For a long time, the Filament Group’s loadCSS project has been the way to load non-critical CSS, and particularly the preload-polyfill approach is still used in production these days. The idea: You load any stylesheets as preloads, and then use their
onload events to change them back to a stylesheet once the browser has them ready. Browsers that don’t support
preload are served a polyfill instead.
While the pattern is no longer recommended, it’s a good illustration of why it’s important to be careful about how you use
preload and how the order of your document influences performance, as Tim Kadlec points out. In his article “When CSS Blocks”, he dives deeper into network priority issues and what you can do to improve performance through a minor change to the way you load CSS and the DOM order. (cm)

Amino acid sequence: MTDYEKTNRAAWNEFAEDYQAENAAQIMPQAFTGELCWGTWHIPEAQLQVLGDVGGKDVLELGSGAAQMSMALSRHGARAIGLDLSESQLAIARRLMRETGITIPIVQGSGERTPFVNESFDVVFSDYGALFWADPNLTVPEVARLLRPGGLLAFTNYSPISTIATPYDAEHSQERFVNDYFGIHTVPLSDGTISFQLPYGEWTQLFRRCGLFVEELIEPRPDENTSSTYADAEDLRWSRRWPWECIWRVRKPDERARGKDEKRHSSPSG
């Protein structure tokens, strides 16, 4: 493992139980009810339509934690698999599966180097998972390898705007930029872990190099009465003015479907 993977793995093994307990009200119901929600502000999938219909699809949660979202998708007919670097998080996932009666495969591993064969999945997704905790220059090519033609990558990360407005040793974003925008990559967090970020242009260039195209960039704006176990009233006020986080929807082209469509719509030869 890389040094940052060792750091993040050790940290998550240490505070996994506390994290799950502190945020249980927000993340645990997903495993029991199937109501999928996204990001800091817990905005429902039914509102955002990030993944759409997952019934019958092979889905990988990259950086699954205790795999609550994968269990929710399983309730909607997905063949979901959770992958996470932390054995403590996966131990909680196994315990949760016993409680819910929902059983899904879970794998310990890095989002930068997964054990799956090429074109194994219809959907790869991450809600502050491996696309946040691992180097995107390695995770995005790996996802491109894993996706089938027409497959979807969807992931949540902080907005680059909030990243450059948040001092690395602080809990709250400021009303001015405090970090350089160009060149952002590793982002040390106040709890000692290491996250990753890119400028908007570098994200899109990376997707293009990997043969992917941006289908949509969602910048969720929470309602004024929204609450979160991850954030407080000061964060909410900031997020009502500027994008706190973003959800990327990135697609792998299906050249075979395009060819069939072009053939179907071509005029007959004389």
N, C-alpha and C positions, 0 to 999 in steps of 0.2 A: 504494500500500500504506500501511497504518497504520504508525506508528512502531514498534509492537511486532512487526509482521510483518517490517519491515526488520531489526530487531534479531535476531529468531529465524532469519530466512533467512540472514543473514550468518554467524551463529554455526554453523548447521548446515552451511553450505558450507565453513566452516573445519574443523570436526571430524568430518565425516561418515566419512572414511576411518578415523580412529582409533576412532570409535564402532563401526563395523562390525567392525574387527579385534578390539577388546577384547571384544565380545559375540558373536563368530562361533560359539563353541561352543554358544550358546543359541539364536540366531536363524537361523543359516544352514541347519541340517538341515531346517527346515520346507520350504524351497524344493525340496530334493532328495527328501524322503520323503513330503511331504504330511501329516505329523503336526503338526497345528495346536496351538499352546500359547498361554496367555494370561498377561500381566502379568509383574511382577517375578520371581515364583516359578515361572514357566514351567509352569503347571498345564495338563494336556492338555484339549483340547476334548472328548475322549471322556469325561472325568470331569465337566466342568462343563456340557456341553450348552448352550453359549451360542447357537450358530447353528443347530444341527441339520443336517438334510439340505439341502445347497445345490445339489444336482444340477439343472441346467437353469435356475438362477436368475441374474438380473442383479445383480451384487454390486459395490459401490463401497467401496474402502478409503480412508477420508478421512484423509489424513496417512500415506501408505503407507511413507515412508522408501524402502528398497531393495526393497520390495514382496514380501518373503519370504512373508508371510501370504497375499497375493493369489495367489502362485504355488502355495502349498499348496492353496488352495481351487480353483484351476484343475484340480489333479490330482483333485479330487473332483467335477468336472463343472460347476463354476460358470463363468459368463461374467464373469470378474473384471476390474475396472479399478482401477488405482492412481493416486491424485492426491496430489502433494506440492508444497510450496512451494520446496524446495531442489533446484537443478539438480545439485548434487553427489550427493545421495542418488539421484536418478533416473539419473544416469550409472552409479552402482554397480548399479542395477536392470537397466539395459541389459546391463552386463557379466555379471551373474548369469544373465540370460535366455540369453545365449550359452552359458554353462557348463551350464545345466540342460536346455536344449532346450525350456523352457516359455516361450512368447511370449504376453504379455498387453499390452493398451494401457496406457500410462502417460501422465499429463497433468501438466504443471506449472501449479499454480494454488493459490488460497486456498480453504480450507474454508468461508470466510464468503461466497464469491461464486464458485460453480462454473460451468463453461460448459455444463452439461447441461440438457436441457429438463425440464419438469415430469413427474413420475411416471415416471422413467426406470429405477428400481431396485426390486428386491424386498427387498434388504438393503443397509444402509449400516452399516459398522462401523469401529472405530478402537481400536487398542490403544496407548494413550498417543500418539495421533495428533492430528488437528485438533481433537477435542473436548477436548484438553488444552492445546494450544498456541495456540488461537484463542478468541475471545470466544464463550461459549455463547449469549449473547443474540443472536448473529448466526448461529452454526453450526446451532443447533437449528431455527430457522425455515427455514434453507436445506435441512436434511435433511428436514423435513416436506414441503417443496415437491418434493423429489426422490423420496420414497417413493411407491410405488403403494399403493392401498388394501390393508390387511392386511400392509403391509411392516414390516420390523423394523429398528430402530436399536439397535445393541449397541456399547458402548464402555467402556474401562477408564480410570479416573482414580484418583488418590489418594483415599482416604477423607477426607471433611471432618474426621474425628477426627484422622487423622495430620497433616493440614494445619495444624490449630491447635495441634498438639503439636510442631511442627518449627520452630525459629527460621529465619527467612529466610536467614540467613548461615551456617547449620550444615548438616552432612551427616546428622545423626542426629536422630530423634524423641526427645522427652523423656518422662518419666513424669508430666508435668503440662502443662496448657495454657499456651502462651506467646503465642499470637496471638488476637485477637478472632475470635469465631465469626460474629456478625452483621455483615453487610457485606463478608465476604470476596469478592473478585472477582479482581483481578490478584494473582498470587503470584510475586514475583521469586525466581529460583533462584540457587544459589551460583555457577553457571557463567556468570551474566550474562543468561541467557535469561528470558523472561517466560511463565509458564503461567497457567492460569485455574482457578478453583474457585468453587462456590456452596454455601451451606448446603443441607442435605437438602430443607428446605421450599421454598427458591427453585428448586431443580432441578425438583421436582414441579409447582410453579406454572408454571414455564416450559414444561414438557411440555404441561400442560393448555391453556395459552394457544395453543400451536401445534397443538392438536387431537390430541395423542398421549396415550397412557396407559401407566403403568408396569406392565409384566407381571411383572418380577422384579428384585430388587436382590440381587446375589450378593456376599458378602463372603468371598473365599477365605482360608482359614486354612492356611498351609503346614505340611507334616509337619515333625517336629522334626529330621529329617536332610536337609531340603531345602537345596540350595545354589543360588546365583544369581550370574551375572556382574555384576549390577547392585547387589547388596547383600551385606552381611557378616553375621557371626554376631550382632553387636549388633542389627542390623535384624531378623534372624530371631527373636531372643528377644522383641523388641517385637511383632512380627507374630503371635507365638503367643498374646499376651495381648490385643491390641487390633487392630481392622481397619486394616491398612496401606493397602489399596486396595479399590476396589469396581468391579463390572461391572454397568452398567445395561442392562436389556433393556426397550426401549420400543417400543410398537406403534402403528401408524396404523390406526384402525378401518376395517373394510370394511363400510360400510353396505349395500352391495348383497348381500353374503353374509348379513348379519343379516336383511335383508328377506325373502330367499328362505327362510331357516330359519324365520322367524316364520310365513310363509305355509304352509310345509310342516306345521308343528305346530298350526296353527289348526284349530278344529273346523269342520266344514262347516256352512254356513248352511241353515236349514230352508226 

Have you heard of Kap, yet? The open-source screen recorder is one that is definitely worth checking out if you’re frequently doing screen recordings.
Built with web technologies, Kap produces high-quality recordings in GIF, MP4, WebM, or APNG formats. You can include audio (even from your microphone), highlight clicks, and trim the recordings. As a bonus goodie, there are also options to share your recorded GIFs on Giphy, deploy them with ZEIT now, or upload them to Streamable. Perfect for technical demos. (cm)
Having one central place to organize all your assets is always a good thing, not only for teams — to keep track of what you have and to quickly find what you’re looking for. The free cross-platform app Iconset is such a place: it helps you collect, customize, share, and manage all your SVG icon sets.